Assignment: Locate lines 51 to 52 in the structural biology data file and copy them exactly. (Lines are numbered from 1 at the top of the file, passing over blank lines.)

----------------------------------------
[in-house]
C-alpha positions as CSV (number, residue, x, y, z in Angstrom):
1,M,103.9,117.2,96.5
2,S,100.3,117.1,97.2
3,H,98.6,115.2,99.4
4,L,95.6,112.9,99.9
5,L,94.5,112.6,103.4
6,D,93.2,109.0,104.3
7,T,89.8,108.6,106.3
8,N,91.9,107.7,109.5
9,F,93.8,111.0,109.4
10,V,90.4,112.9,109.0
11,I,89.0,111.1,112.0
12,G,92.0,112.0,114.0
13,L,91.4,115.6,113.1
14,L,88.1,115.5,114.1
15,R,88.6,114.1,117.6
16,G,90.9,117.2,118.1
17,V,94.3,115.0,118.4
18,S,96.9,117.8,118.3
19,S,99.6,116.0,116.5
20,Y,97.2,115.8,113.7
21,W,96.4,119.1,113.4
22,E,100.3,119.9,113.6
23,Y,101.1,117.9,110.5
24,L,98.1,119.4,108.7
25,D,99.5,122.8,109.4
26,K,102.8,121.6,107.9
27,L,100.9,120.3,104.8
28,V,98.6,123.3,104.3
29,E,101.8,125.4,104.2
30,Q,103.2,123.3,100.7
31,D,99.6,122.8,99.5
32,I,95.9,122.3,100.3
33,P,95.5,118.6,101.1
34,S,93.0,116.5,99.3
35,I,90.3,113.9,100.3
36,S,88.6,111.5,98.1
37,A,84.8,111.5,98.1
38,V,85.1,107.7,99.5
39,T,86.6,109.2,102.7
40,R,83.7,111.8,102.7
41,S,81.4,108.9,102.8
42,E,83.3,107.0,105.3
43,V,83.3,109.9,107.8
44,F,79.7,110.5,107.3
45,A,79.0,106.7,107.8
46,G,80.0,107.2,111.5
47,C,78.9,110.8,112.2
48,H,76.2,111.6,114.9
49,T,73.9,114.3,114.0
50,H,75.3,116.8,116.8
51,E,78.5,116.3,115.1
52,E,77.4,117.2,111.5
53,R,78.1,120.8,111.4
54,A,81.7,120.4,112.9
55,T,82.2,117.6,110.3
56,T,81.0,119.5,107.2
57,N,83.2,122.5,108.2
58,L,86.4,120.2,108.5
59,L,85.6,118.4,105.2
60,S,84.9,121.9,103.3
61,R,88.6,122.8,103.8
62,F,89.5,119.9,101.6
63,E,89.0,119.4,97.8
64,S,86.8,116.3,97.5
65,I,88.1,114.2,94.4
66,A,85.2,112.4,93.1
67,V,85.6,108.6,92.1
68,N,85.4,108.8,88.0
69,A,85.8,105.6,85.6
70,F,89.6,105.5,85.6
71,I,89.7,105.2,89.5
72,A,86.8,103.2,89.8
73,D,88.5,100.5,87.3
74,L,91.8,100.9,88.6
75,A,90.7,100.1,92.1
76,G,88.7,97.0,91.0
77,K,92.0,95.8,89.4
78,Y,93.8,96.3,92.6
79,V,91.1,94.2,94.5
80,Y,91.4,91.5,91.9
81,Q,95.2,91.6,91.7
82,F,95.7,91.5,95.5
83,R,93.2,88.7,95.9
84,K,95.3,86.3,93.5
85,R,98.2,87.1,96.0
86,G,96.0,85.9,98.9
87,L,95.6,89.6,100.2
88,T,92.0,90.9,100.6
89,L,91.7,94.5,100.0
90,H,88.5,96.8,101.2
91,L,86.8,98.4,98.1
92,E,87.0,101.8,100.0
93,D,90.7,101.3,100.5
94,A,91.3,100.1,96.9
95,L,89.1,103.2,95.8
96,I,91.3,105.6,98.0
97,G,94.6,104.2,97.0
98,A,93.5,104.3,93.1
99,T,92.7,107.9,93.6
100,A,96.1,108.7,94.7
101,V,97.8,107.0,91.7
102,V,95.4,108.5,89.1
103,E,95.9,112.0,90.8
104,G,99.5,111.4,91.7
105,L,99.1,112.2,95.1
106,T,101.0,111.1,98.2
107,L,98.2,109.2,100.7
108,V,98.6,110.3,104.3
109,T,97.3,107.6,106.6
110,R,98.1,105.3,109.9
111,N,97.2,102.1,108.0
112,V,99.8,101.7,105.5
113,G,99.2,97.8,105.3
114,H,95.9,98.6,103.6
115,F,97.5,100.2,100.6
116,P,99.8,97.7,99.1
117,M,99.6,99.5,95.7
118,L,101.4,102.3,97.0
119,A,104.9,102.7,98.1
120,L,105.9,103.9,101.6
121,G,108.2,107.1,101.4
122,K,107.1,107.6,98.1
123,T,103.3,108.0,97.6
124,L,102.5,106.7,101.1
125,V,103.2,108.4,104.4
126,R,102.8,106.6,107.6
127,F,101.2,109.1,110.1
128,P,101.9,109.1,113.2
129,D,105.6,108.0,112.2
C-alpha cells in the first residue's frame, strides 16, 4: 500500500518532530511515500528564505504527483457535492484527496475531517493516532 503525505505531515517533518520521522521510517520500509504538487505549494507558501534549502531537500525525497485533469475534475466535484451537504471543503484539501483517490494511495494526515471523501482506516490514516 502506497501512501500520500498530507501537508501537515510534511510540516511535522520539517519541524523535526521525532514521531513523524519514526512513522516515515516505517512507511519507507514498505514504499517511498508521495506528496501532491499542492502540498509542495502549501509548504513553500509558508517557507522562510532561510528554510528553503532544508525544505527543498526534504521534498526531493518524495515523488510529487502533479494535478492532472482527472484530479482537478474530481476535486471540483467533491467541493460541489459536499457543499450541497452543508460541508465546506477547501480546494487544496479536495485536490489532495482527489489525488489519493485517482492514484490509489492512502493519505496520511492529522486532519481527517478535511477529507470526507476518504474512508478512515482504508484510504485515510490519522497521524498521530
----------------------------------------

49,T,73.9,114.3,114.0
50,H,75.3,116.8,116.8